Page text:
29
Mar 10

My Year Without Film: Me And Winkleman

Do You See6 comments • 299 views

I have not seen a single film in the cinema this year*. There are a number of reasons for this, many of which I will approach in this hopeful series of posts about my somewhat oddly dependent relationship with film. But just to make it clear that this is an unusual state of affairs, I saw 132 films in the cinema last year. This year none. I’ll probably tell you what the ten worst ones were over the next few weeks. But I really, really like going to the cinema.

So the real reason I have not been to see a film? I was ruling myself out of the Film 2010 job. It was not a job I wanted and it struck me as someone who occasionally sees the odd film and reviews them, I was clearly top of the bookies list. Turned out that when I went to the bookies I wasn’t. Mark Kermode was. Well he hasn’t got it (not that he wanted it as he said effusively last week on his podcast in the manner of a man who knows he has not got it). But I, like the bitter grape eating Kermode, would not want to do it. The Film Programme, as it is nominally called, deserves someone better that Barry Norman (a rather dull pedantic reviewer as you can see below the cut), Jonathan Ross or indeed Mark Kermode. And Claudia Winkleman may just be it.

What is the point of Film “INSERT YEAR HERE”? As a kid, under Barry Norman, I watched it avidly, much like I devoured Time Out. The reviews were in many ways pointless to me, rather the hint of a WORLD OUT THERE that was having a lot more fun and intelligent conversation than I was. I saw film, but what we could get at the three screen Barnet Odeon, or eight months later on video if it fit the family viewing criteria. But the mere role of a film reviewer, sat in his room talking to me about what he had seen seemed wonderful.

A reviewer talking at you is very cheap TV, and at the right time the Late Show came along and pretty much did that every night. Barry kept going and as I started to see the films he was talking about my view of his style and the show waned. Again this coincided with the rise of Moviewatch, the Channel 4 review show where four locals in a town would review that weeks films and show quite clearly that anyone could do Barry Norman’s job. And indeed this is the point. As Kermode pointed out last week in-between banging on about the Exorcist, Film 70-Onwards is a populist film show, requiring someone with populist tastes. It can act as a signpost to the odd non-mainstream film, but it probably isn’t serving its public well if 90% of its audience do not have access to the films being reviewed. This may be a tragedy, an indictment on the state of film distribution yadda yadda but is hardly the BBC’s fault.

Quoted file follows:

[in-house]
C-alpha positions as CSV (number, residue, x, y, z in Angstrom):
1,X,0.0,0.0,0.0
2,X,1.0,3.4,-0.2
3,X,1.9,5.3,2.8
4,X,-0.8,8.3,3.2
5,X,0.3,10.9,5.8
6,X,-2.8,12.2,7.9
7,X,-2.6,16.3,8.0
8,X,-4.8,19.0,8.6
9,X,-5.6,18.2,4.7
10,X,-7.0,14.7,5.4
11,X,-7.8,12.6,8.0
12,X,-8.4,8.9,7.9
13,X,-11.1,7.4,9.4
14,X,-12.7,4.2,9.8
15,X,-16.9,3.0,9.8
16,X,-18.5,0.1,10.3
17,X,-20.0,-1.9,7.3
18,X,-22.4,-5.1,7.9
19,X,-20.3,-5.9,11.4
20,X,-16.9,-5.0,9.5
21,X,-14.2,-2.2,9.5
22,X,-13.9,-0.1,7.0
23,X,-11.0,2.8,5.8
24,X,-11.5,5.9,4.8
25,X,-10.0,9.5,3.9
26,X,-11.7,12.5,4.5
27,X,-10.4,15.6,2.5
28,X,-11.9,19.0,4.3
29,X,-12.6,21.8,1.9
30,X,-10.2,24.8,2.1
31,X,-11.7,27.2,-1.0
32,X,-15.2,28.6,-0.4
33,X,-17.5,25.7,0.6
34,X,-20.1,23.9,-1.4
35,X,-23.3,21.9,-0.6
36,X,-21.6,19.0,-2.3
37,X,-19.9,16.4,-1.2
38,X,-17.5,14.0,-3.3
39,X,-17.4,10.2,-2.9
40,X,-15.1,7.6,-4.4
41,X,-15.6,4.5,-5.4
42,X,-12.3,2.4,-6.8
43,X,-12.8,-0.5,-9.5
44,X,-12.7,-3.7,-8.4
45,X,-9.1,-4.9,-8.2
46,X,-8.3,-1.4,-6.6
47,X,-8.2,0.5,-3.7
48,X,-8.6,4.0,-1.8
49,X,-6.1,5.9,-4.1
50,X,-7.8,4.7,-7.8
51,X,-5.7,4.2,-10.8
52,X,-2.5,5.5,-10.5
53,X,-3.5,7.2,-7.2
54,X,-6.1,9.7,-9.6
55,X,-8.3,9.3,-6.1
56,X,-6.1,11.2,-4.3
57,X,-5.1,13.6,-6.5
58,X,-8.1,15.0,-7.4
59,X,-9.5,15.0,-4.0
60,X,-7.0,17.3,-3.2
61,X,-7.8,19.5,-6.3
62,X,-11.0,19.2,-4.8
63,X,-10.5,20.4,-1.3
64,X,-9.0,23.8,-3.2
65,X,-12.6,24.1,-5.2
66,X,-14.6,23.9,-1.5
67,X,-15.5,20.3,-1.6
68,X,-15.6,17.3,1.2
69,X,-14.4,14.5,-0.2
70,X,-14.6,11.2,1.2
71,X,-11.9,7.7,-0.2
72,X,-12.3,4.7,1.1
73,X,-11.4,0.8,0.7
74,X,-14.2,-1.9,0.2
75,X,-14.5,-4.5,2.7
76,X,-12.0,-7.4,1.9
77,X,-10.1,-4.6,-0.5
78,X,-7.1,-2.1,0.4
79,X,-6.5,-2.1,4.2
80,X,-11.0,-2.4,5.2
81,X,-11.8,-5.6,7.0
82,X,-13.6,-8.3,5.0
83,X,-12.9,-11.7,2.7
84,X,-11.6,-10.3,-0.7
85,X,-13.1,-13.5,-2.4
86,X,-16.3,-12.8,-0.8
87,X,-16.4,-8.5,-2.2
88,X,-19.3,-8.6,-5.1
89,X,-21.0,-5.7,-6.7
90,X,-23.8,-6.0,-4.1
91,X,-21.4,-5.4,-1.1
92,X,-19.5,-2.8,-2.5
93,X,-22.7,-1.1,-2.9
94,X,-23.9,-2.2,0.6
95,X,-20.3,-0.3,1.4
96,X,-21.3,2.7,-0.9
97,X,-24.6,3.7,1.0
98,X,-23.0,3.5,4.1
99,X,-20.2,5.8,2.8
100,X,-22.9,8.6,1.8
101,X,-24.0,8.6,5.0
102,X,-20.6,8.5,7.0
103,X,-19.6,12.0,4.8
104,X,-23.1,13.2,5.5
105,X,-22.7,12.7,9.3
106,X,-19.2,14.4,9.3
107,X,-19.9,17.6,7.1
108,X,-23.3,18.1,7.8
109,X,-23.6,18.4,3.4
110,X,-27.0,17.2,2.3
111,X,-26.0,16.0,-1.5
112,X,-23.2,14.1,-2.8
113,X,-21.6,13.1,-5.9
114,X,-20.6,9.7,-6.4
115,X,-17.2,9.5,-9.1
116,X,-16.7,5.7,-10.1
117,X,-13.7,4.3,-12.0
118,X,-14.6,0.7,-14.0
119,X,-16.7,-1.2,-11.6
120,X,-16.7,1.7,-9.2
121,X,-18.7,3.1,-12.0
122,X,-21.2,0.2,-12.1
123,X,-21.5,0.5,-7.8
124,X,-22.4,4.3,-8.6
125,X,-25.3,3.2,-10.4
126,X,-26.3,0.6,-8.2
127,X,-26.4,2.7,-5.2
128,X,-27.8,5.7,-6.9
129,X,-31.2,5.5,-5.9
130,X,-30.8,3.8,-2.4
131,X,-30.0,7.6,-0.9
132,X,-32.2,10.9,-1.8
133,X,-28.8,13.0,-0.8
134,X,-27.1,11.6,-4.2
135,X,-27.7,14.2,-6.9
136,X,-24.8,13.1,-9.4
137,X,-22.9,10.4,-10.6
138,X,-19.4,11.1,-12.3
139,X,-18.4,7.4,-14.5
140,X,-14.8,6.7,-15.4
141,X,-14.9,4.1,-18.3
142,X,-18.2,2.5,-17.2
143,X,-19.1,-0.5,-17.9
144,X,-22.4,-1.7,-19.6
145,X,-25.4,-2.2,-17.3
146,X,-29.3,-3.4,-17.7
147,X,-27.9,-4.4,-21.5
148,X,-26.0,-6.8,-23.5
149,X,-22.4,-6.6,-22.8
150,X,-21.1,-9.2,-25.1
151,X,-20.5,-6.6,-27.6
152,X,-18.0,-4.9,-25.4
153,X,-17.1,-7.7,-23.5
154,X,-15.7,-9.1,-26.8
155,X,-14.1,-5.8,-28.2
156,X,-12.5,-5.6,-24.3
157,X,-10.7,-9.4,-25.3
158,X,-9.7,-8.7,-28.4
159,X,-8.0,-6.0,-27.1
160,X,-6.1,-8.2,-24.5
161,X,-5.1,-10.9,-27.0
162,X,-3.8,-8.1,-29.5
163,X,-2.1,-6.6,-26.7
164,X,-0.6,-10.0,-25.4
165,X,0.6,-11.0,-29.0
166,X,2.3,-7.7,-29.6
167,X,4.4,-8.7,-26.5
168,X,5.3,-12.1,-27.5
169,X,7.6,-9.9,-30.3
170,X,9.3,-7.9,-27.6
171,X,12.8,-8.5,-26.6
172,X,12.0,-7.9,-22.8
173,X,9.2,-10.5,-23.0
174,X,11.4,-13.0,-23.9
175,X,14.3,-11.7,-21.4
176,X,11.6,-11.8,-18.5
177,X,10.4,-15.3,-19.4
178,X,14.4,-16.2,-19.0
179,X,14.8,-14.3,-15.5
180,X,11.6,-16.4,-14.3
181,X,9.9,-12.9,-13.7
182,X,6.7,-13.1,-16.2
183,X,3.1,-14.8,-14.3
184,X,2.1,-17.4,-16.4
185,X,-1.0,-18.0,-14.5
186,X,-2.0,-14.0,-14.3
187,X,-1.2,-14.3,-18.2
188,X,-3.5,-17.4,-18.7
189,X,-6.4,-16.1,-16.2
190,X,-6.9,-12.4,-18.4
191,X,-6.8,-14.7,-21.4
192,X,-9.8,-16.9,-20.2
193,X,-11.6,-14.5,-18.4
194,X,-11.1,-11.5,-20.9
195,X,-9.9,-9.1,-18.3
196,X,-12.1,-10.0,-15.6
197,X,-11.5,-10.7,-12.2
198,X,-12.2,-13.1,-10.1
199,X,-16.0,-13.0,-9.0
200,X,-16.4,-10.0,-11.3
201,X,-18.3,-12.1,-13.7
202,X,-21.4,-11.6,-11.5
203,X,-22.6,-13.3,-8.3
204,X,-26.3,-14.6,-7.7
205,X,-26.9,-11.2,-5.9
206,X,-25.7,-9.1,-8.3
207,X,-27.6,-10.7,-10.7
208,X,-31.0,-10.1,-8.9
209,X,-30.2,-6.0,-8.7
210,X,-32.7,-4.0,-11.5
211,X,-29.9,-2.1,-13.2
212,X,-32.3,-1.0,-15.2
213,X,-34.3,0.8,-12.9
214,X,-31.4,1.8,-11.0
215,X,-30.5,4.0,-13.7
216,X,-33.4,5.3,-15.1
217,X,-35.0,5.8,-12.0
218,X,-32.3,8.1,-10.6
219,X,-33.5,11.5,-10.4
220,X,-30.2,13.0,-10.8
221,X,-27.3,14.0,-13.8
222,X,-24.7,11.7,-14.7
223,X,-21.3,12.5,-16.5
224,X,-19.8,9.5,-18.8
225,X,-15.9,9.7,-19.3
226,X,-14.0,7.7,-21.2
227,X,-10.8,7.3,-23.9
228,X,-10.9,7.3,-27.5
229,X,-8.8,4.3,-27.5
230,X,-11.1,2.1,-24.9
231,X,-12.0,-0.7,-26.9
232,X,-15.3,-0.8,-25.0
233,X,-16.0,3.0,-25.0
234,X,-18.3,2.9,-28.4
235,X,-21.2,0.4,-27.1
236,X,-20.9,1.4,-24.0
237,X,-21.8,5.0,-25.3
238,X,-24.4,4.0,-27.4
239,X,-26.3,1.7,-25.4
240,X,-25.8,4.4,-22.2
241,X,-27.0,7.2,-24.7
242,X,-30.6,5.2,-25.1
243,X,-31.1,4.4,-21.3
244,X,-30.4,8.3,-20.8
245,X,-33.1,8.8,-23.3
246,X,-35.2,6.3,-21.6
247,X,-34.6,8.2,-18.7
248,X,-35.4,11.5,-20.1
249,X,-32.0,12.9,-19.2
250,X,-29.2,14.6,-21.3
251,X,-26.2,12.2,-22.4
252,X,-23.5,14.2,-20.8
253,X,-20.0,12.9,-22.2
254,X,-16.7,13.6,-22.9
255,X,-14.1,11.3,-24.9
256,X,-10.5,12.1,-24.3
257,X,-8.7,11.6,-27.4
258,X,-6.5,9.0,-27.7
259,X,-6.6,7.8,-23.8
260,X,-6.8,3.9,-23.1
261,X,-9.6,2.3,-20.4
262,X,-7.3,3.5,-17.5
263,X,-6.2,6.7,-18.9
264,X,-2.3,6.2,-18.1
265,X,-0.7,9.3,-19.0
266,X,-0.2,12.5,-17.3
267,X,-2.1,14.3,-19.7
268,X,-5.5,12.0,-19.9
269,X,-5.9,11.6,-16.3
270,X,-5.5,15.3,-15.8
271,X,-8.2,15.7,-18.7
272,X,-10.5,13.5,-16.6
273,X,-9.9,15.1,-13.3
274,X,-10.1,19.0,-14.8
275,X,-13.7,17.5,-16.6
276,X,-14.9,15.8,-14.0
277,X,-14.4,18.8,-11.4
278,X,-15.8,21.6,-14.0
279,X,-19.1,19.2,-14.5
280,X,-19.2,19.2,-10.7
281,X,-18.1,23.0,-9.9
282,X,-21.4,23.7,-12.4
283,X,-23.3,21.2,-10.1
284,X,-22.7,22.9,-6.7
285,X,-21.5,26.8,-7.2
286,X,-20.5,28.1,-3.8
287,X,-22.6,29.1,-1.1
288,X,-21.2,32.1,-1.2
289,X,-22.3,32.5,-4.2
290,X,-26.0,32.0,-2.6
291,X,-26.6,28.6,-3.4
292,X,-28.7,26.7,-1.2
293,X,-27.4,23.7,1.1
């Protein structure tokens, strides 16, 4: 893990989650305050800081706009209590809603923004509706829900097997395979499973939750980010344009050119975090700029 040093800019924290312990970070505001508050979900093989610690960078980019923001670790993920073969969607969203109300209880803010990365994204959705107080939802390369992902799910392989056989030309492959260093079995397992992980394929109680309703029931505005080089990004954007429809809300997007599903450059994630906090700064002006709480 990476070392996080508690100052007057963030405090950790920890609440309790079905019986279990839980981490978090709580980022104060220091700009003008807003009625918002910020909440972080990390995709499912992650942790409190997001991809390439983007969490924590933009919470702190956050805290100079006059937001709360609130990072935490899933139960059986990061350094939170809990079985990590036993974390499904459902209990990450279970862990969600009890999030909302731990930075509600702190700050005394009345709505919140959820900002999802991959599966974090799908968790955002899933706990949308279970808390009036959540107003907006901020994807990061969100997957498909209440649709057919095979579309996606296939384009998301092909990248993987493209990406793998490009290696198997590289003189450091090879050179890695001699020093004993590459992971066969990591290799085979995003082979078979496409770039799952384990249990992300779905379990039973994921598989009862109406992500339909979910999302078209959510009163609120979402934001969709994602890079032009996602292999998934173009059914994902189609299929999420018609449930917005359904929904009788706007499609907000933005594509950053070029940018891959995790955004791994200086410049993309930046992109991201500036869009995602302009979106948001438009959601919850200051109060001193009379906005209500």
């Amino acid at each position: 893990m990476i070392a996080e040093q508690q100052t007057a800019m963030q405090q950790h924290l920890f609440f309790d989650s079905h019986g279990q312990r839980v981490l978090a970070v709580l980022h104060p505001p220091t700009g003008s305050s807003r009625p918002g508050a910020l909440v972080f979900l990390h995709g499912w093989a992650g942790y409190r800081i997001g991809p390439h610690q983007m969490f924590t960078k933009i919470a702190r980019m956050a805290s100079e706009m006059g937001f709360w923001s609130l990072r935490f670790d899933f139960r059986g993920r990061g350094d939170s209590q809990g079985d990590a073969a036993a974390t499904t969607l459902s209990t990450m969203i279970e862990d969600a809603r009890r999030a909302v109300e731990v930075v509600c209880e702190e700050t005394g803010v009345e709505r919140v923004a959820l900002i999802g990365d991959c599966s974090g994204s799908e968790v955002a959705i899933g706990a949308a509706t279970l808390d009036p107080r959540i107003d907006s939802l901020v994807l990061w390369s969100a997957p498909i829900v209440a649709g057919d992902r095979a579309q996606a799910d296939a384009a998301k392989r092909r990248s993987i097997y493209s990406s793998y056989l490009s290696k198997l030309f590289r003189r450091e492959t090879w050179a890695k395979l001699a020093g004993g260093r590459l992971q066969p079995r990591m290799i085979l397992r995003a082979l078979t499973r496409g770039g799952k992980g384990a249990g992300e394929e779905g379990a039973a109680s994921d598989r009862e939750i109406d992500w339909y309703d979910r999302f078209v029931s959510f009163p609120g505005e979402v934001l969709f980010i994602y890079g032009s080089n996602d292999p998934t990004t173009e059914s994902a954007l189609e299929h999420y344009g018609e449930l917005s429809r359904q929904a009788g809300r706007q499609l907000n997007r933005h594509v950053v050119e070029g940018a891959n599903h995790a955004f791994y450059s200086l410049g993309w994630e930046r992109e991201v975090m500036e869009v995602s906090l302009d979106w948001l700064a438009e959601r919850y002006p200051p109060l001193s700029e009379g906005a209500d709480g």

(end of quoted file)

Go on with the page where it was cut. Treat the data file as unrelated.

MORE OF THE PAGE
When Jonathan Ross took over from Barry Norman, he wasn’t JONATHAN ROSS SCOURGE OF THE DAILY MAIL. His career was in the doldrums, he was just starting his Radio 2 show and had no chat show. I thought he was a poor choice however. Not because I don’t like him, or even think he would do a bad job. But after his series The Incredibly Strange Film Show on Channel 4 we knew where his sympathies lay. He was a geek, he liked comics and odd Russ Meyer films. As Mark S says, “He was if not an expert in certainly an enthusiast for a layer of film that was very under-examined back when he started; but these days is pretty well served”. I though Ross was a dispiriting choice because I couldn’t see the role being his priority. This is OK, while he clearly thought it was important, it soon became lowish down on his list of priorities, and thus he didn’t actually see many films. This is not a major problem it the show is generally about peddling populist fayre, but does become an issue if they miss terrible films (a good slagging is the car crash of a review show) or the minor hidden gems. Also since his tastes were previous very clear with regards to comics, horror and “incredibly strange” films it was pretty easy to second guess where his sympathies lay.